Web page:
If you’re thinking about in-home elderly care, review these criteria to determine what costs to expect and the different payment options available for this type of care.

Find Out the Services Included in Home Care for the Elderly. In-home care can vary a lot, depending on your health conditions and needs. You might get helpers if you’re recovering at home from an illness or injury, and you could also have home care workers help you with daily activities, such as preparing meals and personal hygiene. Home care services often include rides to and from appointments, monitoring heart rate and blood pressure and in-home physical and cognitive therapy sessions.

Think about the Level of Care Needed. If you can do most daily activities on your own, but could use help with certain activities, such as cooking or cleaning, home care might be a wise option. Home care is focused on the service, and it’s supposed to help those who are living on their own as long as possible. When more care is required, moving to a place with more health support may be necessary. People who have significant needs may often look to assisted living as an alternative. Assisted living facilities offer more services, like 24-hour emergency care and ongoing supervision for seniors with Alzheimer’s, dementia, or other disabilities, although funding options may be limited.

Check Out the Cost of In-Home Senior Care. Homemaker services cost about $22.50 per hour on average and include tasks to help a person with daily duties like laundry, grocery shopping and light housework. A home health aide charges an average of $23 per hour, and may help with administering medicine at scheduled times, supervising and monitoring chronic illnesses and helping with walking aids. Of course, the exact cost of these services depends on where you live and the amount of help you need. The monthly cost for in-home care ranges from $4,290 for homemaker services to $4,385 for home health aide care. This typically costs more than the monthly median cost for an assisted living facility—but less than the median cost per month for a room at a nursing home facility.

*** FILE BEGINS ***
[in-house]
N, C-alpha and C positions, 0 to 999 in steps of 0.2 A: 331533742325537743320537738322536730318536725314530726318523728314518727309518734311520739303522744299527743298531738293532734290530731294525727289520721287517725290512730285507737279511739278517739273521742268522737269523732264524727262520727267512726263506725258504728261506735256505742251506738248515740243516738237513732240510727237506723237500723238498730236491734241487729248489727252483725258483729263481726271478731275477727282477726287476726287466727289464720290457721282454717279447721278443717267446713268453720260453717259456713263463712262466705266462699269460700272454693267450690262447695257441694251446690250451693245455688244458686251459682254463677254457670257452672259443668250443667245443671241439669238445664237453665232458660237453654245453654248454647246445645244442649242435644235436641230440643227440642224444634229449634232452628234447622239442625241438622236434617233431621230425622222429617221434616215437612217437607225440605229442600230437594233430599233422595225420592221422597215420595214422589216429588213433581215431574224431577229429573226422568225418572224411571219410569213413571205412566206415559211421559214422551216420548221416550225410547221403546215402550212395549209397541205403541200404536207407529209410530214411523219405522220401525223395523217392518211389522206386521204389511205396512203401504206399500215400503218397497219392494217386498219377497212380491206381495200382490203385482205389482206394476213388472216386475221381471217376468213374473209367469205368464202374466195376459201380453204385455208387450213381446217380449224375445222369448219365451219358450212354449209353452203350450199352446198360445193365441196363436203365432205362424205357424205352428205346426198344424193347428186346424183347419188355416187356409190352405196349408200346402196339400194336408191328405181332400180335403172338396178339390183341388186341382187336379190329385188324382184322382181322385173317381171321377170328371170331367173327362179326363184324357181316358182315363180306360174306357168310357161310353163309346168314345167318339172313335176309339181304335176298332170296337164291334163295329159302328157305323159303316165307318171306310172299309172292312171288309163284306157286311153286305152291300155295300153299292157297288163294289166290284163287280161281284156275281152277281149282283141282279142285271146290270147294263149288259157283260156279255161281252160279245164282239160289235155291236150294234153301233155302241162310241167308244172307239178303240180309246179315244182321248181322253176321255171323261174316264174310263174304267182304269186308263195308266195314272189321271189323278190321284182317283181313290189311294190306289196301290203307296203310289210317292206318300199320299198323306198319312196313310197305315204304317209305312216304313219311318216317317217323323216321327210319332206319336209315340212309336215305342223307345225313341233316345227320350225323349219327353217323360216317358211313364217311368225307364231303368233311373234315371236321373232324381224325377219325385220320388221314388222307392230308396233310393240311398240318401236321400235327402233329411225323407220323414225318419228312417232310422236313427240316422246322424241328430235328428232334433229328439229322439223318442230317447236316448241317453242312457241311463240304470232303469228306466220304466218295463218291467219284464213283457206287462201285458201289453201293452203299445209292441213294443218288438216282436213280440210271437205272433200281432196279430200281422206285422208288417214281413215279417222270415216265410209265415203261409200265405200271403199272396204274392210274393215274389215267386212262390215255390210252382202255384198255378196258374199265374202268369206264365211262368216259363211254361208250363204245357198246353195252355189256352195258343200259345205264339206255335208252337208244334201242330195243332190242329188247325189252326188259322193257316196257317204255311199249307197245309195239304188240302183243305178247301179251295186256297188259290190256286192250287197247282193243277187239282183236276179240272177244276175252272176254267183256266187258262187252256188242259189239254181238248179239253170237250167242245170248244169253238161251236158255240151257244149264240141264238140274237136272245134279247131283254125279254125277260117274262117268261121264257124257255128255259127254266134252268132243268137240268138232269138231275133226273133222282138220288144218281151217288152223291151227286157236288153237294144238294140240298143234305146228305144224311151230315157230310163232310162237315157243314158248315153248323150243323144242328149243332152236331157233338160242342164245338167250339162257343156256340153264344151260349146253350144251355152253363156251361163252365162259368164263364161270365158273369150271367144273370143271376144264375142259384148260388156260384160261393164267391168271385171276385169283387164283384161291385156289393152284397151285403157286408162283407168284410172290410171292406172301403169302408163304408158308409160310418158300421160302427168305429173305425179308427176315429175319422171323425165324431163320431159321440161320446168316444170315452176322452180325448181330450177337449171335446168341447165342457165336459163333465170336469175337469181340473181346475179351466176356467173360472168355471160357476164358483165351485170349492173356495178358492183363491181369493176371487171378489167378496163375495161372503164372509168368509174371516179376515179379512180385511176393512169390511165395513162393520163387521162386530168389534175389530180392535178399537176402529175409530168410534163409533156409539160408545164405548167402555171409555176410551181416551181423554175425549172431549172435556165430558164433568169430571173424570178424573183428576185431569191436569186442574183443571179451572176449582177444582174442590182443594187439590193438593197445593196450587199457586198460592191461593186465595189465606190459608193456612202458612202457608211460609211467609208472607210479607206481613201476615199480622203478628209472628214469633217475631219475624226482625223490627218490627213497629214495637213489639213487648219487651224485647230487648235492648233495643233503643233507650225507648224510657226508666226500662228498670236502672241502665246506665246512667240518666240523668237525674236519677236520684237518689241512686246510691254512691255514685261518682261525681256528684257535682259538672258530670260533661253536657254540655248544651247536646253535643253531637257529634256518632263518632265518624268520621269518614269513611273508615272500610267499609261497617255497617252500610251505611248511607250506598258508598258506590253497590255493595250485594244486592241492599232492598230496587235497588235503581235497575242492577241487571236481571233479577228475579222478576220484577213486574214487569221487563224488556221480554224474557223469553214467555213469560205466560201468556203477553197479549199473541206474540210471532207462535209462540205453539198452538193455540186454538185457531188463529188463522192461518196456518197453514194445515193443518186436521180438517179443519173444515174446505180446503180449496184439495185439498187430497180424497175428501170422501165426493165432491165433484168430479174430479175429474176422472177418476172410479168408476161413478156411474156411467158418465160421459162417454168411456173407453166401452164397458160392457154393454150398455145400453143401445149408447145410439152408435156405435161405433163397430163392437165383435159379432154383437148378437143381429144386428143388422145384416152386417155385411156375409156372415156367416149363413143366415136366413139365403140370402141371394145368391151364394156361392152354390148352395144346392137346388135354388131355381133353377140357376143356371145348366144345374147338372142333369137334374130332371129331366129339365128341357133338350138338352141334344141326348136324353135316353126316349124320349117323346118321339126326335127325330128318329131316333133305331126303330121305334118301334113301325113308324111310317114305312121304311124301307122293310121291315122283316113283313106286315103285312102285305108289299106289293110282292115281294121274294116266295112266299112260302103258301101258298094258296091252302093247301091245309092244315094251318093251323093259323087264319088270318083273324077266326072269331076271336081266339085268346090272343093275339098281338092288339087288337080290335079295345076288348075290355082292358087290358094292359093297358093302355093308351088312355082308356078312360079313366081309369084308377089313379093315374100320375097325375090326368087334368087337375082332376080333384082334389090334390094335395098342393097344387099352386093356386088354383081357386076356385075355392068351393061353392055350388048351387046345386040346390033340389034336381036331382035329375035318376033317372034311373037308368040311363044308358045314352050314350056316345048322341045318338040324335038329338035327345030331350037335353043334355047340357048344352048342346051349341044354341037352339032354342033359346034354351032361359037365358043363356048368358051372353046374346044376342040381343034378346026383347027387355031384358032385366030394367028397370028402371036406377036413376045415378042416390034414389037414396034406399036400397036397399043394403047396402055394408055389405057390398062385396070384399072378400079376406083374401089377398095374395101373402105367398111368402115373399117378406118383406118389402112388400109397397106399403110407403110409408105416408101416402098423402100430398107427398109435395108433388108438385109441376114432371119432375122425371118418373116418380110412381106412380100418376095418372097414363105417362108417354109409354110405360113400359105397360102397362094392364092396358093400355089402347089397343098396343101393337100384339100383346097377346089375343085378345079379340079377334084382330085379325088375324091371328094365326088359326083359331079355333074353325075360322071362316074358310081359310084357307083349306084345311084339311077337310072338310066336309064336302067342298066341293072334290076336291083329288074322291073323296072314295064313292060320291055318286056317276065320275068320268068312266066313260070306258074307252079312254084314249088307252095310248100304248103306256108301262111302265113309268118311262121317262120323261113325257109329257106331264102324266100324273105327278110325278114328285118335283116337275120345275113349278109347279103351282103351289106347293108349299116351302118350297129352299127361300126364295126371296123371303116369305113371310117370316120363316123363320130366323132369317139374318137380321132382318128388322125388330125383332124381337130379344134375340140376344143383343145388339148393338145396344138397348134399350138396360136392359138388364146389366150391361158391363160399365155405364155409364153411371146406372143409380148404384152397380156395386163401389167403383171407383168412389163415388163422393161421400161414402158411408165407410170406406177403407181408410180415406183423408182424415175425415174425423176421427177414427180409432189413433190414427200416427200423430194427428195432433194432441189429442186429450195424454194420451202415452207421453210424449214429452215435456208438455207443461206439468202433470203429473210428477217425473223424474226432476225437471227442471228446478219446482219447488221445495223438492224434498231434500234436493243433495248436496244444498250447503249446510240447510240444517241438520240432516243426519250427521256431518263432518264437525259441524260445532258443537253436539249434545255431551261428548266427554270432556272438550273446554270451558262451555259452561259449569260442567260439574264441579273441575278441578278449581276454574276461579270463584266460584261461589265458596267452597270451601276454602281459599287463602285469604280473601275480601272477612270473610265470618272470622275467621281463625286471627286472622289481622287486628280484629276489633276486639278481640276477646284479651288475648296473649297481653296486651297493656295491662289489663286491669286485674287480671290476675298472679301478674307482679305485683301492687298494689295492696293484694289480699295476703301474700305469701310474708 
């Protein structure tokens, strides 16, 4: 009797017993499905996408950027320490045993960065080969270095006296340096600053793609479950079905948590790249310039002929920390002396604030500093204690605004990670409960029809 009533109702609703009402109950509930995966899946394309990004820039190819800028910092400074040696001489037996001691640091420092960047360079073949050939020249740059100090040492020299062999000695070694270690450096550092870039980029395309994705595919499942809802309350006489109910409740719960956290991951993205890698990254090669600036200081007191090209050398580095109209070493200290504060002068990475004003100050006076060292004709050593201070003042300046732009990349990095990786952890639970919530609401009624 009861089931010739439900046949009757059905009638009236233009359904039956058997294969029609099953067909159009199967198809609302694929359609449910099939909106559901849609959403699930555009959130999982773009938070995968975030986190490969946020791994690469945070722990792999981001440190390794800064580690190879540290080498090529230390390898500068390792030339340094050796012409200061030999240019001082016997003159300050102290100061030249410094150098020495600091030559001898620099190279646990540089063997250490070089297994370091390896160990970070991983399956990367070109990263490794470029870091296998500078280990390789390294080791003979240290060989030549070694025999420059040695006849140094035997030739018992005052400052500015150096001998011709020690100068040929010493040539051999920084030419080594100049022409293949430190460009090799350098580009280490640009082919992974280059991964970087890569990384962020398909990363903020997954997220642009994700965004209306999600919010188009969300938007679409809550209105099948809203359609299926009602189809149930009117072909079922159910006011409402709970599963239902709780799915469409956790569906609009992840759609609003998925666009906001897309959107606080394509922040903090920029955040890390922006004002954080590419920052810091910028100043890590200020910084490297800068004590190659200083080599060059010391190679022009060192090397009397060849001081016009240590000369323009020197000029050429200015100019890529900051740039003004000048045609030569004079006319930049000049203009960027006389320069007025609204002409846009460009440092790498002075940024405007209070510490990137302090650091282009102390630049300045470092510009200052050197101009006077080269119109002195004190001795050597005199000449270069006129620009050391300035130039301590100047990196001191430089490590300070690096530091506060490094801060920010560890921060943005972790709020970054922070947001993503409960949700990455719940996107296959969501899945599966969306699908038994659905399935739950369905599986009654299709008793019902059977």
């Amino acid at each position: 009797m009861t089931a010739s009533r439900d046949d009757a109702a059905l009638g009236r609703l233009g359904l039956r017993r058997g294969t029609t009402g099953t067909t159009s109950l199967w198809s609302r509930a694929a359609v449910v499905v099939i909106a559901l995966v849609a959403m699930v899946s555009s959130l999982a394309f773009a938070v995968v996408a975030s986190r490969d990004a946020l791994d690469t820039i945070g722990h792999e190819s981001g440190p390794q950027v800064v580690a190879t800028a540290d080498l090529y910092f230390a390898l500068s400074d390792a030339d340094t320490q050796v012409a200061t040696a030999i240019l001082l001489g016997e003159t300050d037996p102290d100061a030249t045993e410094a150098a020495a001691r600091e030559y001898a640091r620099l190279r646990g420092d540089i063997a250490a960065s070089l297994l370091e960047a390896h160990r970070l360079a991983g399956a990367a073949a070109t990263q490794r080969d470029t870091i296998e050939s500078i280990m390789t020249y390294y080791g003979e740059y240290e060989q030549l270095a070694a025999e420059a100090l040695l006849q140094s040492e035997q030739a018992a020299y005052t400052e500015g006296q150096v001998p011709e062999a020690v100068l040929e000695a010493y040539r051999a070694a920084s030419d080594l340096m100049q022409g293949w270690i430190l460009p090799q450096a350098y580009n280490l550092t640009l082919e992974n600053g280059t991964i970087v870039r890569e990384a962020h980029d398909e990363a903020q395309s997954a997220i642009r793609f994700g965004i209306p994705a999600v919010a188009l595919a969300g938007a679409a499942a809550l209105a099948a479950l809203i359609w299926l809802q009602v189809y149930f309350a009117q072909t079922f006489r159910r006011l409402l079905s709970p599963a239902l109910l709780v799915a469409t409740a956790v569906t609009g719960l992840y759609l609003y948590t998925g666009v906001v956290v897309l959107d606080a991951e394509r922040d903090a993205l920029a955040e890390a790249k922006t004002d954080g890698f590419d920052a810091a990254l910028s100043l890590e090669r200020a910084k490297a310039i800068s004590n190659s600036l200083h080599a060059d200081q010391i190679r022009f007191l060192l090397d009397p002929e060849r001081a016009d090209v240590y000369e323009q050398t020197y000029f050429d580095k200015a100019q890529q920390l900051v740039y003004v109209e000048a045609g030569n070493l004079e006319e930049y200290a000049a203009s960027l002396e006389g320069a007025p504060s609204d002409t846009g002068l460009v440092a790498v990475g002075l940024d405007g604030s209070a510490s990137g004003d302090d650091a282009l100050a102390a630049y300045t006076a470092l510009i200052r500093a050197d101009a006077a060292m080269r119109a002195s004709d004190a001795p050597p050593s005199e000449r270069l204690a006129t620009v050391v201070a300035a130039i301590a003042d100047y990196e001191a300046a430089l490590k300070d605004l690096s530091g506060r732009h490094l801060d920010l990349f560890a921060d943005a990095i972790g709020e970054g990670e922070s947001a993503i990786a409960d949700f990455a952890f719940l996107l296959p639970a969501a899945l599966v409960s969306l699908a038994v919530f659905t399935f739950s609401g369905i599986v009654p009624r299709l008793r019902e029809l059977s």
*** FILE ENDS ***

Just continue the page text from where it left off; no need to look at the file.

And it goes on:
Know Your Insurance Coverage. If you’re on Medicare, you may be able to get coverage for some short-term home services. To do so, a doctor will need to indicate that skilled nursing care is needed for a short period of time. Medicare will cover speech therapy, occupational therapy, or physical therapy. You can also use it to help with the purchase of durable medical equipment and safety additions to your home. However, Medicare won’t typically cover long-term home care services.

Medicaid will cover some health services at home, like cleaning and meal preparation, rides to and from medical visits and personal care if you are financially eligible.  Depending on the program, it provides some care and services in the home to those who need it medically. If you have long-term care insurance, some in-home services may be covered by your policy.

Look at Other Payment Methods. If your insurance won’t cover in-home care, you might have to pay out-of-pocket. One way to lower costs, is by asking family members to help. If you need to hire more help over time, the cost for services will increase accordingly. If that doesn’t work, they may help pay for in-home elderly care.

Additionally, people often overlook government benefit options, such as Medicaid or Veterans’ benefits such as Aid & Assistance.  People wrongly assume they aren’t eligible for the benefits, and miss out on funds available to them.  See here for a fuller description of this issue.  https://www.galliganmanning.com/medicare-basics-what-to-know/

Reference: US News and World Report (June 10, 2020) “Can You Afford In-Home Elderly Care?”